"We set out to establish a democracy, but we're slowly realizing we will have some form of Islamic republic," said another U.S. official familiar with policymaking from the beginning, who like some others interviewed would speak candidly only on the condition of anonymity. "That process is being repeated all over."
Gee, I personally remember saying that before the war, as well as many other skeptical and anti-war authors. It seems to me that we are no longer serving any purpose there, Iraq will fall into civil war with or without us, and the best we can do is not be in the middle of it. The three major ethnic groups within Iraq can seem to agree on so little that any other outcome seems unlikely, they can't even agree on something so basic as the form of government.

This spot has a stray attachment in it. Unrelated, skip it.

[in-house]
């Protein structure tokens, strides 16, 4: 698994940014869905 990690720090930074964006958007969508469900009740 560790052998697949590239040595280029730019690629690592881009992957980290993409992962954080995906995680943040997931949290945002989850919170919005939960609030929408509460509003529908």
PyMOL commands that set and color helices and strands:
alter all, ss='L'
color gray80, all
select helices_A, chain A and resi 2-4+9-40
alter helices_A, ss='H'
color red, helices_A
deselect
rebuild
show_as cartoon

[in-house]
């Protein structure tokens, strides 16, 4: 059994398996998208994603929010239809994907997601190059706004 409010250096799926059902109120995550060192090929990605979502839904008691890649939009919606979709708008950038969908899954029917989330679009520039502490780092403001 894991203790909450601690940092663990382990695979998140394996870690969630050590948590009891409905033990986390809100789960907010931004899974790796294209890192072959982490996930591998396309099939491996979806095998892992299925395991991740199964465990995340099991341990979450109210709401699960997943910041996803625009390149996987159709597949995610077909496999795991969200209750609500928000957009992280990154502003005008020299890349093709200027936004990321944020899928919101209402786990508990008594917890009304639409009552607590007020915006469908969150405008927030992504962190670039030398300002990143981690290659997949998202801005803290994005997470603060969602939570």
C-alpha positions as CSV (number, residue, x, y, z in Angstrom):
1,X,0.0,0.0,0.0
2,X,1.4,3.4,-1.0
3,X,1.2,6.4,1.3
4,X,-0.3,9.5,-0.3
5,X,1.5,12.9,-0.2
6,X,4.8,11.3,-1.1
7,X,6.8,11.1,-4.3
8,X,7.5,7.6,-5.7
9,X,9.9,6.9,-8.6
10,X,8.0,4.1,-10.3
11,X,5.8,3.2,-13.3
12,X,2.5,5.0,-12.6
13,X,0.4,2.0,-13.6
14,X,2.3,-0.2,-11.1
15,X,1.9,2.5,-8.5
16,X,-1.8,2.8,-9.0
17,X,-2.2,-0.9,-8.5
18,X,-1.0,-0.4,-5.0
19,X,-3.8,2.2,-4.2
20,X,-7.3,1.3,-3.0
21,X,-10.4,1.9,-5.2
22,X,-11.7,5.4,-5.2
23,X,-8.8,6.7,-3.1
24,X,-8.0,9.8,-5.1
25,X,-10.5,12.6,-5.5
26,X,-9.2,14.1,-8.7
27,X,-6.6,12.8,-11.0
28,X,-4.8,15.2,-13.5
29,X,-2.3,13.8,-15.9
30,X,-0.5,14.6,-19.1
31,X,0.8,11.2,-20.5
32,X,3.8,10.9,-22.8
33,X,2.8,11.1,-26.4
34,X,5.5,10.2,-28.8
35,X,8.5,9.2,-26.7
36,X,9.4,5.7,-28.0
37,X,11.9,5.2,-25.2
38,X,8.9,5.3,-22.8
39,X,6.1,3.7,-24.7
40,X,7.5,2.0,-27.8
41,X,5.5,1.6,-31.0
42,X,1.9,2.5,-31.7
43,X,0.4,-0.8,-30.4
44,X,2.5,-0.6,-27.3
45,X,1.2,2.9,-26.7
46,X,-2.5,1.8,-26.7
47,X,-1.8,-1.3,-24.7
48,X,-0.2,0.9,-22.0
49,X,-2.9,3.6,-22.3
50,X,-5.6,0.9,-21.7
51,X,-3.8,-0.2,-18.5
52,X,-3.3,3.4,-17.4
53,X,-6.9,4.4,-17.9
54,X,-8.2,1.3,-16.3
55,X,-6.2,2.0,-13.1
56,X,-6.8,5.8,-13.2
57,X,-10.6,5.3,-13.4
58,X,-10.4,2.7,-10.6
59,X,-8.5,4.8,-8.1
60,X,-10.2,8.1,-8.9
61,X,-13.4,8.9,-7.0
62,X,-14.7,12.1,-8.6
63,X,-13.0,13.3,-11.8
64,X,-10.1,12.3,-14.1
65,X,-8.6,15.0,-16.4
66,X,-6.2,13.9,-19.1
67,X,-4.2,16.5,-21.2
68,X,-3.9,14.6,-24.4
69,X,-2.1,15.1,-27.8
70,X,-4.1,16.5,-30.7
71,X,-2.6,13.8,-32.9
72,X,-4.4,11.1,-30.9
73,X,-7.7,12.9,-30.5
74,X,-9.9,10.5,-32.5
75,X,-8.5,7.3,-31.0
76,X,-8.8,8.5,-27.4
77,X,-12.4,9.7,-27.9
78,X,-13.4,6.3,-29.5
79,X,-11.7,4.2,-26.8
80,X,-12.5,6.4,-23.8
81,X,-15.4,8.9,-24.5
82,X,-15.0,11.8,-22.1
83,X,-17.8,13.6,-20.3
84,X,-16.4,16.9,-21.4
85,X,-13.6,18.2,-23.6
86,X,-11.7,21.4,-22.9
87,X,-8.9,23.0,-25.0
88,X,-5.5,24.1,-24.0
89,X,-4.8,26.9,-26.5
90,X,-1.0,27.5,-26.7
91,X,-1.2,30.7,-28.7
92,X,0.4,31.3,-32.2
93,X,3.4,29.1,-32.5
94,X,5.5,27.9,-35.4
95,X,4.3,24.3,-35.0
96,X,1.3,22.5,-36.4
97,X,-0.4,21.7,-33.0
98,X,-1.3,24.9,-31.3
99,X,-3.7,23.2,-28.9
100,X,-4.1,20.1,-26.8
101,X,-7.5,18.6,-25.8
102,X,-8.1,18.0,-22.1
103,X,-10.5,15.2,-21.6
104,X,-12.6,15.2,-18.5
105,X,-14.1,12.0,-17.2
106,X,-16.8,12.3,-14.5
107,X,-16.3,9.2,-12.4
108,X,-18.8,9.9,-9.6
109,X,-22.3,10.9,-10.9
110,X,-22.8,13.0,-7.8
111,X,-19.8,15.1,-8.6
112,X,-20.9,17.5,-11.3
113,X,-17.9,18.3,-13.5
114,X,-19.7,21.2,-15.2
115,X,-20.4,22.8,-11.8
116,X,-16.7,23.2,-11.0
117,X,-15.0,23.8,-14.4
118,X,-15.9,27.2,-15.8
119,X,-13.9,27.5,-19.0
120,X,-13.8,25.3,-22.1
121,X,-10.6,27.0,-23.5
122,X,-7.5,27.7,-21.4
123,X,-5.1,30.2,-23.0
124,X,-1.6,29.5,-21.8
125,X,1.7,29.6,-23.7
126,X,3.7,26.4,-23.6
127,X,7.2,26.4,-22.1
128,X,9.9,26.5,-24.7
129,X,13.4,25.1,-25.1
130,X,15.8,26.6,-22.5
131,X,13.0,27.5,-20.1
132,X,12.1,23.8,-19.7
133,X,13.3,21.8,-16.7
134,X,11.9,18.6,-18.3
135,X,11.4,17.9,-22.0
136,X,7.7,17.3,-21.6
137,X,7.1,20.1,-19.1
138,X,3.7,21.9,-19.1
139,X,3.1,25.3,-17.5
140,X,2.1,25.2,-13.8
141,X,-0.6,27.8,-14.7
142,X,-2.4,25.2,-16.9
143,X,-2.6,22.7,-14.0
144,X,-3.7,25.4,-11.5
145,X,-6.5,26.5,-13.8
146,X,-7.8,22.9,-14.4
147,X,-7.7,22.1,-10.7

With the strength of that central control still to be determined, the Sunnis have expressed fears that enshrining federalism in the Iraqi constitution could lead to the dissolution of the country. Other groups have called those fears overblown, particularly the Kurds, who have effectively ruled as an autonomous region in the north since the 1991 Persian Gulf war.